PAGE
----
Tuesday, November 1, 2011
Lakers, Knicks or Bobcats for Baron?
By Marc Stein
Updating Monday's package on the amnesty clause and the presumptions in Cleveland that Baron Davis might go to Miami to team up with LeBron James if the Cavs make him a free agent:
Sources with knowledge of Davis' thinking told ESPN.com on Tuesday that Miami would not be at the top of Davis' list of potential free-agent destinations if the Cavs indeed decide to set him free.
Davis' hometown Los Angeles Lakers and the New York Knicks, sources say, are the two teams he's always dreamed of playing for.
Davis also still has a good relationship with the Charlotte community, Bobcats coach Paul Silas and Bobcats assistant coach Stephen Silas, all of which would likewise make the Bobcats an option if Michael Jordan is interested.
Rougly $27 million of the nearly $30 million left on Davis' contract is guaranteed. The Cavs would still have to pay Davis all that money if they send him away, but the amnesty clause coming in the next collective bargaining agreement -- unlike the 2005 version -- will give teams salary-cap relief as well as tax relief on a player released via amnesty.
ESPN.com reported Monday that teams would be able to erase 75 percent of the value of a player's contract shed via amnesty. The New York Times, though, reported Tuesday that teams will receive 100 percent of the salary-cap value on amnesty players.
Sources stress that the Cavs, weighing all of the above, are still deciding which way to go with Davis. They could elect to keep him for one more season and try to play him alongside No. 1 overall pick Kyrie Irving, based on the idea that they needn't waive him immediately because they can't get far below the salary cap without Davis until the summer of 2012 anyway. Yet there's also some sentiment within the organization to hand the keys of the franchise to Irving right away by releasing Davis before the new season starts, which would also ensure that there's no logjam in the backcourt.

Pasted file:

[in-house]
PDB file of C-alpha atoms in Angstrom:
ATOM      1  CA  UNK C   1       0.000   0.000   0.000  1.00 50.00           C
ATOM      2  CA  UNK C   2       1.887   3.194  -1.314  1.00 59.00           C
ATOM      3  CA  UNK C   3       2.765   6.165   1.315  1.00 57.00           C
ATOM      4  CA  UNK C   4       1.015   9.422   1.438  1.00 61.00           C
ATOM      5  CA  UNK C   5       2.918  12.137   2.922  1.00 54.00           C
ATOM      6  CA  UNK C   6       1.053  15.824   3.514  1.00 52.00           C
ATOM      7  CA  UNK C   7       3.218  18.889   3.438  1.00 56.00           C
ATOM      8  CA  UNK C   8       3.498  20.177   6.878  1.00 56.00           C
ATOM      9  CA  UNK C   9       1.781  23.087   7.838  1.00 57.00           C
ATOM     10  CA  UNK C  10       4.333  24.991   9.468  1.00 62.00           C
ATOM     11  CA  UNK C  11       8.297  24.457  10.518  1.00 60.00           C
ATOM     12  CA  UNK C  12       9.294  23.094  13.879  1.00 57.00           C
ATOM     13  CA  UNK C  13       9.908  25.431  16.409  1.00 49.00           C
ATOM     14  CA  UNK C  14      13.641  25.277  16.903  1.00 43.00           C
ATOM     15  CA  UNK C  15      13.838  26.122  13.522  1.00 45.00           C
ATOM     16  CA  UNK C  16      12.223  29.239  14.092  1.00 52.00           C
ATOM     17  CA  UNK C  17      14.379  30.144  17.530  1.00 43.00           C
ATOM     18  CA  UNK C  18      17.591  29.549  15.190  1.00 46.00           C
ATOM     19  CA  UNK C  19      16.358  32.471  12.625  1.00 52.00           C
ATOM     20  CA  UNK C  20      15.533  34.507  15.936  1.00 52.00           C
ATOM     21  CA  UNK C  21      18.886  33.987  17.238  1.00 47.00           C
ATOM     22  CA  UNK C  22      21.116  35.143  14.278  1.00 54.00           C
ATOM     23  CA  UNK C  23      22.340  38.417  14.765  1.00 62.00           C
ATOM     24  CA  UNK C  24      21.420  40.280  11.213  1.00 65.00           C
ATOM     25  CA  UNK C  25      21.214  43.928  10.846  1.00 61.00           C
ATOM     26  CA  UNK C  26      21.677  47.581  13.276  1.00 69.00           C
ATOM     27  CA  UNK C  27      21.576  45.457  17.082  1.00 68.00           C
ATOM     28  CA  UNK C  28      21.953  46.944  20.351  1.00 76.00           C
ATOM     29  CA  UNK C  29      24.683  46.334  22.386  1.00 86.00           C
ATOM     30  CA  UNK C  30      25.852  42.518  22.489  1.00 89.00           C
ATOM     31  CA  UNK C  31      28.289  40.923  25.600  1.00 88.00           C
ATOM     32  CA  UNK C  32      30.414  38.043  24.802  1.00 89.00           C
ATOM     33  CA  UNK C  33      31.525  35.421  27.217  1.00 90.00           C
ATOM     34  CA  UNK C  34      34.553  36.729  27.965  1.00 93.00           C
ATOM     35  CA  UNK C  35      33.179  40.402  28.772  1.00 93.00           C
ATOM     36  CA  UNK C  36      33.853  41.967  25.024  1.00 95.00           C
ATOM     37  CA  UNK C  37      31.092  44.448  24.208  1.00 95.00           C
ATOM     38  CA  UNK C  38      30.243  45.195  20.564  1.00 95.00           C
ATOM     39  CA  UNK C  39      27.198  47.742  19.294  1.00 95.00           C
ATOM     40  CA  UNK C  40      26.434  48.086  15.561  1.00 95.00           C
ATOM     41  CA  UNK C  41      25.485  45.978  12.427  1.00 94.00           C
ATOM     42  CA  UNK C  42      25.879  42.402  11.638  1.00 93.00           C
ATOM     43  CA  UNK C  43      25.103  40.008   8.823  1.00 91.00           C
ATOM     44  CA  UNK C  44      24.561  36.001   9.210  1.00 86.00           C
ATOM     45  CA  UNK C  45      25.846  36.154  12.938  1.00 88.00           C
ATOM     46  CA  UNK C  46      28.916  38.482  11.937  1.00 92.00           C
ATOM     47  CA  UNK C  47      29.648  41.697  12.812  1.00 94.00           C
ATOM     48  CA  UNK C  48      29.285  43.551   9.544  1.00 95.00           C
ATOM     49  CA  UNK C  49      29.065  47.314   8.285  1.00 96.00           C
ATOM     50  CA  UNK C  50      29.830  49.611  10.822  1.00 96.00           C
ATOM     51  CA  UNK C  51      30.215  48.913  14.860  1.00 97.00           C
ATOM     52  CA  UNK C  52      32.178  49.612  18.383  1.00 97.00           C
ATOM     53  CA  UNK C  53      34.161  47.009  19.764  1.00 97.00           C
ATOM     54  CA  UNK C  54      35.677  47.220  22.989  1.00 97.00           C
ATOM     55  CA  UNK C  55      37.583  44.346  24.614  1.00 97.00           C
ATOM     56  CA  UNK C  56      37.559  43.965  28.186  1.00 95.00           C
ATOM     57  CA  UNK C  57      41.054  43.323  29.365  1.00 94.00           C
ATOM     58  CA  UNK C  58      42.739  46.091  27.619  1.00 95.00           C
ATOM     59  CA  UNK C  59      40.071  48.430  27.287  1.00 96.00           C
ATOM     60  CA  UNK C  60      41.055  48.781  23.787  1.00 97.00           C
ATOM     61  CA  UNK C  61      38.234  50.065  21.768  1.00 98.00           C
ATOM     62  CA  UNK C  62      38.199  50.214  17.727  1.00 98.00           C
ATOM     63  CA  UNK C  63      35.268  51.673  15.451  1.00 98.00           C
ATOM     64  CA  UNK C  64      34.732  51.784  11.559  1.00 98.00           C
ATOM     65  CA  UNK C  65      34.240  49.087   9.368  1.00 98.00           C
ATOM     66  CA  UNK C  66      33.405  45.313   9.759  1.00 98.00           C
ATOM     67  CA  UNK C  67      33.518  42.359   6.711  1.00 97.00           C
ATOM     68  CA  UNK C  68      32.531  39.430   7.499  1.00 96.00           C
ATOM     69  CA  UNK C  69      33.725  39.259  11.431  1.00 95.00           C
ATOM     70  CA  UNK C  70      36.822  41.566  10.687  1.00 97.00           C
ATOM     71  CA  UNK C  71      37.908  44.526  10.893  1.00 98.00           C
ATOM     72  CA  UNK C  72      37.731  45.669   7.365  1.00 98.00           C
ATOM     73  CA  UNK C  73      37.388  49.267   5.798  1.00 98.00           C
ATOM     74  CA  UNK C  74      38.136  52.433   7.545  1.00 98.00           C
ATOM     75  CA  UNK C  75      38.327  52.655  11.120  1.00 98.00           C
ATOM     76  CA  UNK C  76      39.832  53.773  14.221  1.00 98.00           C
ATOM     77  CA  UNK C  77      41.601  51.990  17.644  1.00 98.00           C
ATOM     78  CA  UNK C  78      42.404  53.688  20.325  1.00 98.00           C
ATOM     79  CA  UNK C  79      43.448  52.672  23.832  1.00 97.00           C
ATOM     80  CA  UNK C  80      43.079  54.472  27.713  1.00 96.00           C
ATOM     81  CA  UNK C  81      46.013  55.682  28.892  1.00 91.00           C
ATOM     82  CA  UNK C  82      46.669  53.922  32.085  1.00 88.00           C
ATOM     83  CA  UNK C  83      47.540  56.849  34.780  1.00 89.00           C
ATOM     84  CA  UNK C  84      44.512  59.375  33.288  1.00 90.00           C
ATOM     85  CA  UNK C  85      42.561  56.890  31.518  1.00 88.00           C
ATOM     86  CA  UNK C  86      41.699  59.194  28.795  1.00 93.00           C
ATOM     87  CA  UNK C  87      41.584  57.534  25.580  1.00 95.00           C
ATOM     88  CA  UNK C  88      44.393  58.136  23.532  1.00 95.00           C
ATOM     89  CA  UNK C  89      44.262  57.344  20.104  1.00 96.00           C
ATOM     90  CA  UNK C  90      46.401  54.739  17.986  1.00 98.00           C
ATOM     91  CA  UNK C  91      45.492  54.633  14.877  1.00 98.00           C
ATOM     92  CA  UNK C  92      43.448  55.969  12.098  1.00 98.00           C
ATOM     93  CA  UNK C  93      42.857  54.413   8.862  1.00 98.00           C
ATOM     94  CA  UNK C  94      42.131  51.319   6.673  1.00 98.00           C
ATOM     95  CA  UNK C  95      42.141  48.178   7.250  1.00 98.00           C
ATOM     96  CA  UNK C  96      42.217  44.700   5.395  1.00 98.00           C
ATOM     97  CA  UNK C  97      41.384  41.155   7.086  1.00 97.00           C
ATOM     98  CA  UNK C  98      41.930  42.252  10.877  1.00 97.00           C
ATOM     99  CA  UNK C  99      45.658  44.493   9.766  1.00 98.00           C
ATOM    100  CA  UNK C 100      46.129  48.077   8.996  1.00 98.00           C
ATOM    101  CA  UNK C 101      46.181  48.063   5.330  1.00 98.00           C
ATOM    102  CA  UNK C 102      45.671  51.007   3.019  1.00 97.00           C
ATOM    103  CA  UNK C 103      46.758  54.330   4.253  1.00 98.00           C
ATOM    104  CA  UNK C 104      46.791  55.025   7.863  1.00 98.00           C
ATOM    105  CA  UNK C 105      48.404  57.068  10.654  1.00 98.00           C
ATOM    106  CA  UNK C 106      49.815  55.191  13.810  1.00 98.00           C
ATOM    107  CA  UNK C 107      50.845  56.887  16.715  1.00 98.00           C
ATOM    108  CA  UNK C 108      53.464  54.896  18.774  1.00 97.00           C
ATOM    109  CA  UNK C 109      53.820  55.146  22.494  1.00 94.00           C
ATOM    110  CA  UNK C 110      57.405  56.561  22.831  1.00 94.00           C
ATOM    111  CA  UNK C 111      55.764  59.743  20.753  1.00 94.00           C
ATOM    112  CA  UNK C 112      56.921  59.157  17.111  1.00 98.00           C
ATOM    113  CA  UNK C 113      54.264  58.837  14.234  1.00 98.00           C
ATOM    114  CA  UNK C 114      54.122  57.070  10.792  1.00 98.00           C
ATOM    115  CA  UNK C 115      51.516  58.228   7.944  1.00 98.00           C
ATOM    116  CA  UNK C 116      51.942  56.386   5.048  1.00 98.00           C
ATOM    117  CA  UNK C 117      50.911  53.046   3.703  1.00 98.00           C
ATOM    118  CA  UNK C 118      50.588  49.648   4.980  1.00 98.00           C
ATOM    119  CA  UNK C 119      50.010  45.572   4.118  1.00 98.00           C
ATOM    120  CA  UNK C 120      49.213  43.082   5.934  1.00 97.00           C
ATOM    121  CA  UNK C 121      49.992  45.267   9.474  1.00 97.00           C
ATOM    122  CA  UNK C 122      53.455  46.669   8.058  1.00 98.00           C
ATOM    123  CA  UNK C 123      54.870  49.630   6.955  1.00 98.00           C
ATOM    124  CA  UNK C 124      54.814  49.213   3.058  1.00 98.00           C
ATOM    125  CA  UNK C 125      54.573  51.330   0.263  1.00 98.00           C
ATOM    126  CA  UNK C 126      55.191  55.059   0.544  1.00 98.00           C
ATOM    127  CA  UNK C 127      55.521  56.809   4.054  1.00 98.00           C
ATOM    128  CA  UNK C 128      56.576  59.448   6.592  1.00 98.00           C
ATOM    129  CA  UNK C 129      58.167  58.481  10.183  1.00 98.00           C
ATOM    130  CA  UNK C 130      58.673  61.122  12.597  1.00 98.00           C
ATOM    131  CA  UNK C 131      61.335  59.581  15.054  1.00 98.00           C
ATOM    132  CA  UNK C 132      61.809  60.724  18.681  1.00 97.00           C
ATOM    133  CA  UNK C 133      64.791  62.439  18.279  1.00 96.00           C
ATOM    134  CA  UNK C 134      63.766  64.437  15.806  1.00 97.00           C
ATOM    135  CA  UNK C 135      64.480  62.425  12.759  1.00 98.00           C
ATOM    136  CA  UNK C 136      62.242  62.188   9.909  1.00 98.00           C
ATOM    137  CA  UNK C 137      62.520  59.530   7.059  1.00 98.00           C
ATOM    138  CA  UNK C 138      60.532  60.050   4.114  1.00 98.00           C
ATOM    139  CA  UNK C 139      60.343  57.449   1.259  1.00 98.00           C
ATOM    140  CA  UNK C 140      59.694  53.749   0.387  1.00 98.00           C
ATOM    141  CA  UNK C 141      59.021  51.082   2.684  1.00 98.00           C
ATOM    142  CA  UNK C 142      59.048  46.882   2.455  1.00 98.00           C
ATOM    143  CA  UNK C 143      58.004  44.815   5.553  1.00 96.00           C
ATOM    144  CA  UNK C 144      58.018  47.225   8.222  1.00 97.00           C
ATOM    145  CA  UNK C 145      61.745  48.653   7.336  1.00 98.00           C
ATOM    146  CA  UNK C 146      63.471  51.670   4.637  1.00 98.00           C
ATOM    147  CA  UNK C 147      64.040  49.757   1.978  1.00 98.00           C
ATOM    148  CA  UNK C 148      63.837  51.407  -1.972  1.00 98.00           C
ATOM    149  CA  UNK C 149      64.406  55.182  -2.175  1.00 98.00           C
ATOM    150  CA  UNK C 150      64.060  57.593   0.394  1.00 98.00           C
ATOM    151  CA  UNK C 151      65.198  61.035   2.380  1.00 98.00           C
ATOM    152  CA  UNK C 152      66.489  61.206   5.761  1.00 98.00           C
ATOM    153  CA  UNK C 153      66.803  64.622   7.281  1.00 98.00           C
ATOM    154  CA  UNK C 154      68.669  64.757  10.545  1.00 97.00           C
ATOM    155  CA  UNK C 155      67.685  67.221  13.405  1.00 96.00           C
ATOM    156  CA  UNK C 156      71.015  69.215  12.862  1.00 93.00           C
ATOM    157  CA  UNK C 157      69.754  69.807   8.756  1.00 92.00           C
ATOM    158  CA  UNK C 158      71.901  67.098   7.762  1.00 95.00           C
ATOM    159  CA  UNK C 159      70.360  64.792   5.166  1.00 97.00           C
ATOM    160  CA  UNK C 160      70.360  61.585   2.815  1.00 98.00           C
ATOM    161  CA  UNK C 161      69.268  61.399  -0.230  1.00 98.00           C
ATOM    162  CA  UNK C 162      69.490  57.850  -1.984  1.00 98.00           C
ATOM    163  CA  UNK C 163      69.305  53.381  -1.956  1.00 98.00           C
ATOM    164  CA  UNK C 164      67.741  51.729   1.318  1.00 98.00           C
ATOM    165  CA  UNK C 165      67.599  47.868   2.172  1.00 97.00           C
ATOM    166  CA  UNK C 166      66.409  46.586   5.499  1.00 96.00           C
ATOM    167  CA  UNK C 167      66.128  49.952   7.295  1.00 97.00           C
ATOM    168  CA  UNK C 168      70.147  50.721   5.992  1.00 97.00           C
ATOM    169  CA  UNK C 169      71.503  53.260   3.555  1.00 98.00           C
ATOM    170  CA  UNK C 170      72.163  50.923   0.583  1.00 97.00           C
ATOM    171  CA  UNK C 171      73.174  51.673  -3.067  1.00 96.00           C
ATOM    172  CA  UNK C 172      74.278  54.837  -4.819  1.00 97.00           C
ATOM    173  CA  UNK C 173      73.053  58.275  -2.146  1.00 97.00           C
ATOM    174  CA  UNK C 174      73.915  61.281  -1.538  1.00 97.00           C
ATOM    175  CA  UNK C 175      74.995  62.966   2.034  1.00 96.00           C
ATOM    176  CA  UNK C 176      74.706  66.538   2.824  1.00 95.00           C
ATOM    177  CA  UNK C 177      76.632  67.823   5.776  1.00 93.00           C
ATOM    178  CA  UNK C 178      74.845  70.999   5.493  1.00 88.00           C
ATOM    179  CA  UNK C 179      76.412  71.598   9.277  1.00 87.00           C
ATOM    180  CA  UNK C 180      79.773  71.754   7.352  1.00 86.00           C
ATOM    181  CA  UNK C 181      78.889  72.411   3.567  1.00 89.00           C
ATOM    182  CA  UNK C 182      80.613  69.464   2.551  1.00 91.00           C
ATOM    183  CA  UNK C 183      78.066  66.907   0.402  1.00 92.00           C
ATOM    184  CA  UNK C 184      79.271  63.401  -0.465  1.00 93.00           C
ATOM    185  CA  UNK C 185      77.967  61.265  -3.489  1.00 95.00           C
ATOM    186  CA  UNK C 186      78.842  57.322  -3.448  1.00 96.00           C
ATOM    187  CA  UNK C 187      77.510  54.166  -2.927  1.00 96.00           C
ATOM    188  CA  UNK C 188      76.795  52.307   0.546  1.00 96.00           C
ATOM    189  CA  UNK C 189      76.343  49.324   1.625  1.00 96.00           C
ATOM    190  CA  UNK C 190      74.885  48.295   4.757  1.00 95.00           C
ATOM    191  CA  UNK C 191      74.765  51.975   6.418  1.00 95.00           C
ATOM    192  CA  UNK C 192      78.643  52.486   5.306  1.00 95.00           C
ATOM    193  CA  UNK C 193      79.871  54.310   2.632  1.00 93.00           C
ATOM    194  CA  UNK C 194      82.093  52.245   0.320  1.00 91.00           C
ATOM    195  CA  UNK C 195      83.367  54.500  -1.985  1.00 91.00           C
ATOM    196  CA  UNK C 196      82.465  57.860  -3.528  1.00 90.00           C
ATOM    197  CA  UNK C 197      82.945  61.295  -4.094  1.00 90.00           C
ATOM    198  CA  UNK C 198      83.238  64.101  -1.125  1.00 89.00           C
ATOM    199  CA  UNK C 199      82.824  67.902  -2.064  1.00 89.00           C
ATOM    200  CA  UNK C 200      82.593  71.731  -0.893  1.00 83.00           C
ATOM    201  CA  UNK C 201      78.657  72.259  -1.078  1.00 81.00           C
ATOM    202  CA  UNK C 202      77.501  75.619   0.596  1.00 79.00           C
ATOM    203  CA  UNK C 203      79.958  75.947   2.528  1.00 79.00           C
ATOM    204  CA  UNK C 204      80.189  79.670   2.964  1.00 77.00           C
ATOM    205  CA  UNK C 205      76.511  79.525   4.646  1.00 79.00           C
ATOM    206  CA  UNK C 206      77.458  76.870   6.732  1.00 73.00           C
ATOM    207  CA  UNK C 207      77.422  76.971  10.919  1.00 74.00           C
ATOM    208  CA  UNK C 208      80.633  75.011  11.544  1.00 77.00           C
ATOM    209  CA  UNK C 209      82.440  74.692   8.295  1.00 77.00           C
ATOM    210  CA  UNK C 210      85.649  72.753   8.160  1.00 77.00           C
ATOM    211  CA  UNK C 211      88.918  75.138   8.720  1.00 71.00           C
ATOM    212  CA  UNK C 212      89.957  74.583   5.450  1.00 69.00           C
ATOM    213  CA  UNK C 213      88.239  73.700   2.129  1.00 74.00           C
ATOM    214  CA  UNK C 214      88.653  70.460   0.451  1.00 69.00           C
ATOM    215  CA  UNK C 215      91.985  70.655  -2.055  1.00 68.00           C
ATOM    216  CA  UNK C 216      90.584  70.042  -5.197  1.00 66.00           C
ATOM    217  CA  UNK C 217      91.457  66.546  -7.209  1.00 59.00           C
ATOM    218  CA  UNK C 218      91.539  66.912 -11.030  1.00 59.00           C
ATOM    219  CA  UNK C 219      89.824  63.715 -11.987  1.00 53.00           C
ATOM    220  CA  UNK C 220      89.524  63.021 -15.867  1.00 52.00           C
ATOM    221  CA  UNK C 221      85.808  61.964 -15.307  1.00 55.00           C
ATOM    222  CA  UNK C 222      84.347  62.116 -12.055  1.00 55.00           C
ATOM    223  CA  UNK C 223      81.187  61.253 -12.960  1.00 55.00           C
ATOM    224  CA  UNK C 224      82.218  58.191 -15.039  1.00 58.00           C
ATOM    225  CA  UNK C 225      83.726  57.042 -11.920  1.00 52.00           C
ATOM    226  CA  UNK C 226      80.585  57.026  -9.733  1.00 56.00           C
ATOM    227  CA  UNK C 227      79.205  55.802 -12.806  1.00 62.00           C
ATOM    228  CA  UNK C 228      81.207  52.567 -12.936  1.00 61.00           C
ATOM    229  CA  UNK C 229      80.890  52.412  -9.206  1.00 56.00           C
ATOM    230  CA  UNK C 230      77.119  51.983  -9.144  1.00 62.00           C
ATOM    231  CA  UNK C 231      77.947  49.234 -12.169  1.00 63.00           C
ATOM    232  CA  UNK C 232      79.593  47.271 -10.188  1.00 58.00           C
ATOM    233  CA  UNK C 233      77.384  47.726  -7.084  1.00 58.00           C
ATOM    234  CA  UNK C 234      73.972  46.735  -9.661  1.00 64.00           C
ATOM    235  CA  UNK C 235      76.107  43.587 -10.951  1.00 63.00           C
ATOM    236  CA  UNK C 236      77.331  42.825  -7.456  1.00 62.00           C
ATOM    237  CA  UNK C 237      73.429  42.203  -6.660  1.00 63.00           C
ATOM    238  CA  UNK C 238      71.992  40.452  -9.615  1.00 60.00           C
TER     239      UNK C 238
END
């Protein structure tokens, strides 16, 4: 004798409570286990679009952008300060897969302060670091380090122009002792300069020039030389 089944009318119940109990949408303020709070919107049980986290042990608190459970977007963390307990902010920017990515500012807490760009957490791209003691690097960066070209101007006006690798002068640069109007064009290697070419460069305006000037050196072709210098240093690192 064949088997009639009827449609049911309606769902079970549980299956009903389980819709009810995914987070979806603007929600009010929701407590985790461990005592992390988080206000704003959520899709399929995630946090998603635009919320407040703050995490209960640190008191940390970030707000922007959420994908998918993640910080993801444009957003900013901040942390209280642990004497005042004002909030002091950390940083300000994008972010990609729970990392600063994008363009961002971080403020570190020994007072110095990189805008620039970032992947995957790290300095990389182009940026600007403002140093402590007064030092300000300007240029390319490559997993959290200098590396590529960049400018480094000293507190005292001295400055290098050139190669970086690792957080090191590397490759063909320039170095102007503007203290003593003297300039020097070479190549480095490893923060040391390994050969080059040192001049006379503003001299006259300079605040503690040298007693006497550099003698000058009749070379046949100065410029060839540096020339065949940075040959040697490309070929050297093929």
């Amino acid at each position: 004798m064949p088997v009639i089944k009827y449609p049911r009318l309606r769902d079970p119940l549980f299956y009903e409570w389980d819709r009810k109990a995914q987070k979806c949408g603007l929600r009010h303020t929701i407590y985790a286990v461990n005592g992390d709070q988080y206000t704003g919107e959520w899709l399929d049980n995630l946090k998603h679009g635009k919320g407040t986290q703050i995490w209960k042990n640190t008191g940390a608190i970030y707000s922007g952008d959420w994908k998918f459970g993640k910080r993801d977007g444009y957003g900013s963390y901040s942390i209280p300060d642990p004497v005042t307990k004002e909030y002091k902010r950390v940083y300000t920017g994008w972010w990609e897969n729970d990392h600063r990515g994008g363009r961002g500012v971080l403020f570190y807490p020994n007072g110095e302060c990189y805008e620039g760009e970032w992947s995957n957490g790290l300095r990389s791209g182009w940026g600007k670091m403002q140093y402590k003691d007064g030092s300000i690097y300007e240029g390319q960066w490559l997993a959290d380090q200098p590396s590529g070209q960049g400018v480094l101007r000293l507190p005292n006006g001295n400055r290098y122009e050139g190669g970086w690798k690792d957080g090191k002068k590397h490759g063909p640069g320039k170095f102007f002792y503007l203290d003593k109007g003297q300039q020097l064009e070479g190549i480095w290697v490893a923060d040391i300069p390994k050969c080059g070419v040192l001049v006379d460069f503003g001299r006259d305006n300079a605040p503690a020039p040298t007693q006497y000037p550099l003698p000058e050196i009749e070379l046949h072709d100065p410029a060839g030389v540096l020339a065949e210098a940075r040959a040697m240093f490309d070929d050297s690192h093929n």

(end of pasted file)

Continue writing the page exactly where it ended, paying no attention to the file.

The well-regarded Ramon Sessions is also on the books in Cleveland for two more seasons at a cap-friendly salary and Daniel Gibson is coming off his best season. Sources say that the Cavs, furthermore, regard re-signing Anthony Parker as a priority, with Parker earmarked to play a lot of shooting guard to free up minutes at small forward for the newly acquired Omri Casspi.
Cleveland, remember, took on Davis' contract in a trade-deadline deal for Mo Williams in February because of the Clippers' willingness to include their first overall pick in the June draft unprotected. That pick became Irving.
"[I'm] really looking forward to playing with, and mentoring, Kyrie," Davis told the Cleveland Plain Dealer last month. "He's so talented, creative, smart, has so much potential and could become a great cornerstone of the Cavaliers' franchise for many years to come. I've been talking to him a lot this summer about NBA life, and in Cleveland, he's going to learn so much from coach [Byron] Scott, who will be a great mentor as well."